8. Conclusions

This paper investigated the influence of pitching axis location and reduced frequency on the aeroelastic stability of a subsonic, unstalled, linear compressor cascade. Numerical simulations were validated against experimental measurements and consequently used for a parametric study. The range of reduced frequencies and mode shapes tested are representative of those found in modern compressors, but owing to the low incidence angle, low camber, and subsonic inflow, the cascade loading is comparatively low. This is one possible reason why the stability limit occurs at much lower incidence ratios compared to the literature for highly loaded fan blades. The results confirmed the strong dependency of stability on the reduced frequency and the plunge-to-twist component reported in the literature. We also showed that there are no monotonic trends between these parameters, hence a stability parameter must contain a combination of frequency and the plunge-to-twist ratio. It was also shown that the minimum aerodamping does not occur at a pure twist mode shape, but that it is rather a combination of plunge and twist forcing, which creates the largest instability when x / c is aft of half chord. The ratio of the incidence induced by the plunge motion to that induced by the twist motion was shown to be a valid stability criteria for early engine design stages, despite the changes in loading compared to a transonic fan. In further studies, the effects of blade loading and inlet Mach number will be considered.

Author Contributions

Conceptualization, S.S. (Sabine Schneider), D.P. and S.S. (Sina Stapelfeldt); data curation, G.H. and J.G.; formal analysis, G.H. and J.G.; funding acquisition, S.S. (Sabine Schneider), D.P. and S.S. (Sina Stapelfeldt); investigation, G.H. and J.G.; methodology, G.H. and J.G.; project administration, S.S. (Sabine Schneider); software, G.H. and J.G.; supervision, D.P. and S.S. (Sina Stapelfeldt); visualization, G.H.; writing—original draft, G.H. and S.S. (Sina Stapelfeldt); writing—review and editing, G.H., J.G., S.S. (Sabine Schneider), D.P. and S.S. (Sina Stapelfeldt). All authors have read and agreed to the published version of the manuscript.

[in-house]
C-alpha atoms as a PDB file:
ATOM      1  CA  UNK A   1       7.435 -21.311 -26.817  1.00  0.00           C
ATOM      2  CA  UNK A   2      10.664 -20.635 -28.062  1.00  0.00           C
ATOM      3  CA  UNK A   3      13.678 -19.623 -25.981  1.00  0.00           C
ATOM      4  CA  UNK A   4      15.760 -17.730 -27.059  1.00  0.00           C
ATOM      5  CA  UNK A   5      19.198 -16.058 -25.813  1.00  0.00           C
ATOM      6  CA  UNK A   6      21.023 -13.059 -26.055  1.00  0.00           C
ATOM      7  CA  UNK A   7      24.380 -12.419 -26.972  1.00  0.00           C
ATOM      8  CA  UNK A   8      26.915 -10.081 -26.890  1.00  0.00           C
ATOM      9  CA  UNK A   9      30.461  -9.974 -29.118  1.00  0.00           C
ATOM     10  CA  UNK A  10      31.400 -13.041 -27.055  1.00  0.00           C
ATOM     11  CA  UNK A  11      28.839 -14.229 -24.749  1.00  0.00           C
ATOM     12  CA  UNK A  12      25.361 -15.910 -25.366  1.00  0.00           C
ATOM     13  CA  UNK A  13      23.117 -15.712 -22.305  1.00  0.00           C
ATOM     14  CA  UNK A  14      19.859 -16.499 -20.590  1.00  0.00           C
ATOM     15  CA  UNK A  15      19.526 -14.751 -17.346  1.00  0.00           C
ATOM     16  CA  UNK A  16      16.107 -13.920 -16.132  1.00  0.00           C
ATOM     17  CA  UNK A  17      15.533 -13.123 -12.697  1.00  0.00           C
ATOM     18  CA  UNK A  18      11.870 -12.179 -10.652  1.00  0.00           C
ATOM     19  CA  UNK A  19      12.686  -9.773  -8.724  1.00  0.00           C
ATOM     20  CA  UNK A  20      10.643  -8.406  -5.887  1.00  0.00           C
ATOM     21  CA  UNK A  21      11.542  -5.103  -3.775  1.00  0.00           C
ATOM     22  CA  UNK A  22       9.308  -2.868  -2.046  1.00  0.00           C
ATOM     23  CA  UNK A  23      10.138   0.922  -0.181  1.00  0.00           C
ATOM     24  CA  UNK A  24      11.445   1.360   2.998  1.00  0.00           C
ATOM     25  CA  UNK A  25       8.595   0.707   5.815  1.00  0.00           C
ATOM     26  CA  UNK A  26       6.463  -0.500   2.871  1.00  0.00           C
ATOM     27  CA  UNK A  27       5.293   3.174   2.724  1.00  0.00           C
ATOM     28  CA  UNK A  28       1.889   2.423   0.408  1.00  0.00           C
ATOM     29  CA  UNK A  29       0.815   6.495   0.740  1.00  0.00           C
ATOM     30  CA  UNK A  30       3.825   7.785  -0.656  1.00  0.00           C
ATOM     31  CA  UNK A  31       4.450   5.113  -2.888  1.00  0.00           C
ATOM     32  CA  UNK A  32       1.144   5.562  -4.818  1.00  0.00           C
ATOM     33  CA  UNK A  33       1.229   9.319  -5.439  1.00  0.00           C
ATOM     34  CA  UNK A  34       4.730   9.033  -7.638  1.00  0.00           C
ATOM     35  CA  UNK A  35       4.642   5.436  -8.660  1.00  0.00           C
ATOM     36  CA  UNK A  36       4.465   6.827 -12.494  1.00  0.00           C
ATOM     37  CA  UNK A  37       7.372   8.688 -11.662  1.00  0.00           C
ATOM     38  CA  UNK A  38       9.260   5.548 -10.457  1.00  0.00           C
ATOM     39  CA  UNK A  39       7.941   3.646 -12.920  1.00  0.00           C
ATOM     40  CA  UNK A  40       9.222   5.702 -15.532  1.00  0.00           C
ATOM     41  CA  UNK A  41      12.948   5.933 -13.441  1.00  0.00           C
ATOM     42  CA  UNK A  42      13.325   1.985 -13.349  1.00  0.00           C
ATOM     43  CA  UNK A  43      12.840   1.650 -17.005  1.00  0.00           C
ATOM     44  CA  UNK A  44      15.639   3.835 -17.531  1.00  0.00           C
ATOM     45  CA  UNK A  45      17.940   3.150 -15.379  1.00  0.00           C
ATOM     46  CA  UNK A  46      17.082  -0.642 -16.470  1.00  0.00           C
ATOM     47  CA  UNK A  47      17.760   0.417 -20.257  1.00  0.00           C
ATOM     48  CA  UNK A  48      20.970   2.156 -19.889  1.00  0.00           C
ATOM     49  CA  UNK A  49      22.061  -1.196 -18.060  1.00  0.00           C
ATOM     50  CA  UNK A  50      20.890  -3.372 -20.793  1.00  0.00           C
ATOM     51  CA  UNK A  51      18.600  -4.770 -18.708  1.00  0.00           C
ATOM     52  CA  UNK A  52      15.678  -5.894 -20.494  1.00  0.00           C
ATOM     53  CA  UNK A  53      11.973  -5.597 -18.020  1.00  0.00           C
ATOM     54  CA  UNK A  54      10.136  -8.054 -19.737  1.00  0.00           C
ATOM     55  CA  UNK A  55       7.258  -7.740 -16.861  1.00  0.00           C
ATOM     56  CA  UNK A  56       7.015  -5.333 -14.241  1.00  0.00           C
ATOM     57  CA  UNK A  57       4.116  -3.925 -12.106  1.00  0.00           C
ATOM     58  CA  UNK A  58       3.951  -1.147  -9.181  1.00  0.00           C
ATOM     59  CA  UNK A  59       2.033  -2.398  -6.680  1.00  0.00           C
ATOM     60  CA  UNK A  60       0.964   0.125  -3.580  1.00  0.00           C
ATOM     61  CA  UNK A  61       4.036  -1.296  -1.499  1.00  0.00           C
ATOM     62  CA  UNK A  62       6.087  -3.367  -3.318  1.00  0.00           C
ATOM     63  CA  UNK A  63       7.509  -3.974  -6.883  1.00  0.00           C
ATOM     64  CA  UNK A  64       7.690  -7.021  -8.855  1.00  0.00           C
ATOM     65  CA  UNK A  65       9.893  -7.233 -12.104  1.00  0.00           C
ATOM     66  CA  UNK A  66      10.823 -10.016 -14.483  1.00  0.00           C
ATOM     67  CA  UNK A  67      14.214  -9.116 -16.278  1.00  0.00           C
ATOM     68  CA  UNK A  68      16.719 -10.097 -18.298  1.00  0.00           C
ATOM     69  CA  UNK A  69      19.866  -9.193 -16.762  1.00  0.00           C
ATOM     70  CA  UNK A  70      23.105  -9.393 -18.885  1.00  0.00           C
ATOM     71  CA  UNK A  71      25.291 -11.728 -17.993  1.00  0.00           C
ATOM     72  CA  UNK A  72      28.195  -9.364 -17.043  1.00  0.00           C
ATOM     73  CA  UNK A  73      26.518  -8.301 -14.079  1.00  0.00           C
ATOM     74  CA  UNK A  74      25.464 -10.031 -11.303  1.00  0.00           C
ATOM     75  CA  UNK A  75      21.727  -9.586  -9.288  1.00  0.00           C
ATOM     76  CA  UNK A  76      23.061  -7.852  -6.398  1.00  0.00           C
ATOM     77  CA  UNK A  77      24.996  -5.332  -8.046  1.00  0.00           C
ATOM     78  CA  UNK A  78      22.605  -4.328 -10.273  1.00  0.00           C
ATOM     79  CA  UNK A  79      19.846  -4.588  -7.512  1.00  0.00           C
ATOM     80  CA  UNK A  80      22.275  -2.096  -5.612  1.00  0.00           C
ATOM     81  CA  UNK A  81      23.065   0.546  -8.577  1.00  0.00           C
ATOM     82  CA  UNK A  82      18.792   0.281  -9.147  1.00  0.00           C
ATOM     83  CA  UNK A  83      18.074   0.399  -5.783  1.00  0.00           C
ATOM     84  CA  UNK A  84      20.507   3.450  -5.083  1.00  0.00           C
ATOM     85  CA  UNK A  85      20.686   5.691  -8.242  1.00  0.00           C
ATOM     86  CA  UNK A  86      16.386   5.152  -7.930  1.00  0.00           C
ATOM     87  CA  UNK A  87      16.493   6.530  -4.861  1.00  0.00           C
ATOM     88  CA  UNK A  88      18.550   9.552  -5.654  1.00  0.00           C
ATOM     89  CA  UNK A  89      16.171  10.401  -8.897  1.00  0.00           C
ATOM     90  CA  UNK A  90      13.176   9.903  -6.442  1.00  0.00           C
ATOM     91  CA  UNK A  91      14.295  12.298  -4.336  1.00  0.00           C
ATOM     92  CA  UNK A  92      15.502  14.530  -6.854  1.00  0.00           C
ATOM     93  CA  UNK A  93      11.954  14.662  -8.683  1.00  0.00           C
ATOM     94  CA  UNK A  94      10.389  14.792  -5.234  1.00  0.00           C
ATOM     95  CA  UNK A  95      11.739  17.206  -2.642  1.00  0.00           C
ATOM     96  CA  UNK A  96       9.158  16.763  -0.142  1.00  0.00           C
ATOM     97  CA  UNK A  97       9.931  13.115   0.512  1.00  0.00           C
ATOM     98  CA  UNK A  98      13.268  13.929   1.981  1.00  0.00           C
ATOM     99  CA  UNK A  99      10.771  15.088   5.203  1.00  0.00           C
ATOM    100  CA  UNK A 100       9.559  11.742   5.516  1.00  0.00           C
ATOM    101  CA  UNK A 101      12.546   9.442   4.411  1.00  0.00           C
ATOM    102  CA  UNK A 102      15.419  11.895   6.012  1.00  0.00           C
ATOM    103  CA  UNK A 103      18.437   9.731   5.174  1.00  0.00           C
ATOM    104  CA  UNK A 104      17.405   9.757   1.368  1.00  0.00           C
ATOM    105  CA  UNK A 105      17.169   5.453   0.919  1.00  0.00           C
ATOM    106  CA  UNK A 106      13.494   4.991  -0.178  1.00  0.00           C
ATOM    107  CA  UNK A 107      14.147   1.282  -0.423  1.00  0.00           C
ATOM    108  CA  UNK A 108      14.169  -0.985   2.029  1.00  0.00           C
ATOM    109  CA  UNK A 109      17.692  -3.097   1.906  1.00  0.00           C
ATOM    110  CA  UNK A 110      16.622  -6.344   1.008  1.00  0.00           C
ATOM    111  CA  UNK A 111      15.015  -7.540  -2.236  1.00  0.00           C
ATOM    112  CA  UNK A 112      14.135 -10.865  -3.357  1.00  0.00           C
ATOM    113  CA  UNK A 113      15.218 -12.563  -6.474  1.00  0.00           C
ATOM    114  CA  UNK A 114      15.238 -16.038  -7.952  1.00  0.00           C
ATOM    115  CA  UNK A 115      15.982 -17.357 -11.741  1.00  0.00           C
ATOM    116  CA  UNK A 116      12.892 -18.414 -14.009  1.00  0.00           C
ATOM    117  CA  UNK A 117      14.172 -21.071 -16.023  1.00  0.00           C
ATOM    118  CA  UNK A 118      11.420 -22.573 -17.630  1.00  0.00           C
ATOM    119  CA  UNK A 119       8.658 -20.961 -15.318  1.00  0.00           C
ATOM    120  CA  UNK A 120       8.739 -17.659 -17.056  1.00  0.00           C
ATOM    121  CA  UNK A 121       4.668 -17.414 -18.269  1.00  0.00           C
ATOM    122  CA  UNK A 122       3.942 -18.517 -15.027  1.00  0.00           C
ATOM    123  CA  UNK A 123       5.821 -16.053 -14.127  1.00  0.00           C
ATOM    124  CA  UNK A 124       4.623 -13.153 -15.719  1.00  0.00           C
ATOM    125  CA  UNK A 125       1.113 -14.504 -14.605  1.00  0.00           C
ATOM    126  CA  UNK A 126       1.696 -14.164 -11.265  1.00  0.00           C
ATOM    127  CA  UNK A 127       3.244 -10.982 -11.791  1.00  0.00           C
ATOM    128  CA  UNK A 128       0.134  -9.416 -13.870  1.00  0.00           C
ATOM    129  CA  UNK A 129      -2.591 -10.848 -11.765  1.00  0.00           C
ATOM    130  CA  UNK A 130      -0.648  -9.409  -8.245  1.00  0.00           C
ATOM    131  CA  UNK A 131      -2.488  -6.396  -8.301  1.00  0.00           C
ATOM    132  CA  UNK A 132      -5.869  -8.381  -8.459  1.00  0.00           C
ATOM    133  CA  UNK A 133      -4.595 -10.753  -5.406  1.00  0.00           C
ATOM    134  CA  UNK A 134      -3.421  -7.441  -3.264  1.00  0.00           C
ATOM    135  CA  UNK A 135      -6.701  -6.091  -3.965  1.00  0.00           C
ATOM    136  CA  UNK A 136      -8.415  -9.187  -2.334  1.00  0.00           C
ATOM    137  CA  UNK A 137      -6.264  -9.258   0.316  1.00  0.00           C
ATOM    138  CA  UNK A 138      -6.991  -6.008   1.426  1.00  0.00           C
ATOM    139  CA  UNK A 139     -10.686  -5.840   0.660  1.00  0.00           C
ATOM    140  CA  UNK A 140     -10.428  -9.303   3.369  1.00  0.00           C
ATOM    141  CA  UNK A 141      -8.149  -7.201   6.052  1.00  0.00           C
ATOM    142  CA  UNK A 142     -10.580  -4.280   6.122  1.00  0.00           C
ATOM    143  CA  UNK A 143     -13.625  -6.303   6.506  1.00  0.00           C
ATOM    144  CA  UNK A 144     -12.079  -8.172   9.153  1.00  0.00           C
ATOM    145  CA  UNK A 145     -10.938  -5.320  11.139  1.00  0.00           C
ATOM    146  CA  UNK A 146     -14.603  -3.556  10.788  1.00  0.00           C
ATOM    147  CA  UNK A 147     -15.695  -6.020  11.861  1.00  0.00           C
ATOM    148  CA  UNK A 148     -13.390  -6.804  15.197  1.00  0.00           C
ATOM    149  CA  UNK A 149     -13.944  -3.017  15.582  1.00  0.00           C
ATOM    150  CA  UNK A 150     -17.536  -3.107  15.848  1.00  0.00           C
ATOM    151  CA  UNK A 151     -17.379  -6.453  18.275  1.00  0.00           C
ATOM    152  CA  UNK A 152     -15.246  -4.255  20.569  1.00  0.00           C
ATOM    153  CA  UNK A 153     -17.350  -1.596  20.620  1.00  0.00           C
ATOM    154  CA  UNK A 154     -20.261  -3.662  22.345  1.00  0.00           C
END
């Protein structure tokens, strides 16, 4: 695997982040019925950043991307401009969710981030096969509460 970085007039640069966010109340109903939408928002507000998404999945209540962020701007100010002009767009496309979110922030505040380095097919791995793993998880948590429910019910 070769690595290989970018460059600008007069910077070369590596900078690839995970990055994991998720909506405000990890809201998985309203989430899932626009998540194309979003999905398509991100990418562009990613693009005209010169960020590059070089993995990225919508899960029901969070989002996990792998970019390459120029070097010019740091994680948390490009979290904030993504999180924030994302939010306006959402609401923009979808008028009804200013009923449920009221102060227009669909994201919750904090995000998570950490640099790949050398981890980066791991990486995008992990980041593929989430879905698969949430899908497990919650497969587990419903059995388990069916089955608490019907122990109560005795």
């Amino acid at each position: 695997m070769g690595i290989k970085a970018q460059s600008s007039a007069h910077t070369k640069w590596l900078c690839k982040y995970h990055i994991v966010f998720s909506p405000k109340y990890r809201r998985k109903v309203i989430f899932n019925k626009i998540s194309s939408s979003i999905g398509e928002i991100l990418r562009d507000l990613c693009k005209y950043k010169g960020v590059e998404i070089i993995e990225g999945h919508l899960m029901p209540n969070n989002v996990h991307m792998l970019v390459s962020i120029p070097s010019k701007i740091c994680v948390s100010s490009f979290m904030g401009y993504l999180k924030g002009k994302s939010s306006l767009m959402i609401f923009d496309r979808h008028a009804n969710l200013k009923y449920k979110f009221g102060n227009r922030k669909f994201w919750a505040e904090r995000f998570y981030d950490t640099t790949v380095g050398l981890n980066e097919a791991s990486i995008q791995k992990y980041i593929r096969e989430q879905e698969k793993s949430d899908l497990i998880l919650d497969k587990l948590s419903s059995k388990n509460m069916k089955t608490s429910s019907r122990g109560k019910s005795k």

This research was funded by an industrial collective research programme (IGF/CORNET no. 128 EN, FVV Project Number 1331). It was supported by the Federal Ministry for Economic Affairs and Energy (BMWi) through the AiF (German Federation of Industrial Research Associations eV) and the Engineering and Physical Science Research Council through an iCASE studentship (Ref 18000181).

Institutional Review Board Statement

Not applicable.

Informed Consent Statement

Not applicable.

Data Availability Statement

Not applicable.


The authors would like to thank Rolls-Royce plc for sponsoring this study and allowing its publication. The authors additionally thank Bernhard Mueck of Rolls-Royce Deutschland and Caetano Peng of Rolls-Royce UK for their scientific input.

Conflicts of Interest

The authors declare no conflict of interest.


The following nomenclature is used in this manuscript:
1FFirst Flap Blade Mode
AICAerodynamic Influence Coefficient
IBPAInter Blade Phase Angle
NDNodal Diameter
RANSReynolds Averaged Navier-Stokes
SDOFSingle Degree of Freedom
PSPressure Side
SSSuction Side
VBMVibrating Blade Module
ζ Aerodynamic Damping Ratio
θ p l u n g e Plunge Incidence Amplitude
θ p i t c h Pitch Incidence Amplitude
ξ Stagger Angle
ϕ Plunge-to-Pitch Incidence Ratio
fVibration Frequency